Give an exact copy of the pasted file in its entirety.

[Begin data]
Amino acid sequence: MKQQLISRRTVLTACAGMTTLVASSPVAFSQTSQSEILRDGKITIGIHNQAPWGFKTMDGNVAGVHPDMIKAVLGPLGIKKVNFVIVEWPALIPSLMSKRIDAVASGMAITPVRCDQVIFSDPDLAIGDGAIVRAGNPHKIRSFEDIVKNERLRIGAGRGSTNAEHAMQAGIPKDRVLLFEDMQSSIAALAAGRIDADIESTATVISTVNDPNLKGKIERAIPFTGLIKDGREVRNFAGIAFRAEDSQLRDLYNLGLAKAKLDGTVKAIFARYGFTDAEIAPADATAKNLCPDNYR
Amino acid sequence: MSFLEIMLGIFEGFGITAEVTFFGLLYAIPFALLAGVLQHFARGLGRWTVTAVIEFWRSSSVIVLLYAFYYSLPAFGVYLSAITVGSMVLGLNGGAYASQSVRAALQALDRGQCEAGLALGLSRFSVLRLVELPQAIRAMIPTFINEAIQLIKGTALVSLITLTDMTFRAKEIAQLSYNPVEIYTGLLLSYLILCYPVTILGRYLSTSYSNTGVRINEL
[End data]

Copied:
Amino acid sequence: MKQQLISRRTVLTACAGMTTLVASSPVAFSQTSQSEILRDGKITIGIHNQAPWGFKTMDGNVAGVHPDMIKAVLGPLGIKKVNFVIVEWPALIPSLMSKRIDAVASGMAITPVRCDQVIFSDPDLAIGDGAIVRAGNPHKIRSFEDIVKNERLRIGAGRGSTNAEHAMQAGIPKDRVLLFEDMQSSIAALAAGRIDADIESTATVISTVNDPNLKGKIERAIPFTGLIKDGREVRNFAGIAFRAEDSQLRDLYNLGLAKAKLDGTVKAIFARYGFTDAEIAPADATAKNLCPDNYR
Amino acid sequence: MSFLEIMLGIFEGFGITAEVTFFGLLYAIPFALLAGVLQHFARGLGRWTVTAVIEFWRSSSVIVLLYAFYYSLPAFGVYLSAITVGSMVLGLNGGAYASQSVRAALQALDRGQCEAGLALGLSRFSVLRLVELPQAIRAMIPTFINEAIQLIKGTALVSLITLTDMTFRAKEIAQLSYNPVEIYTGLLLSYLILCYPVTILGRYLSTSYSNTGVRINEL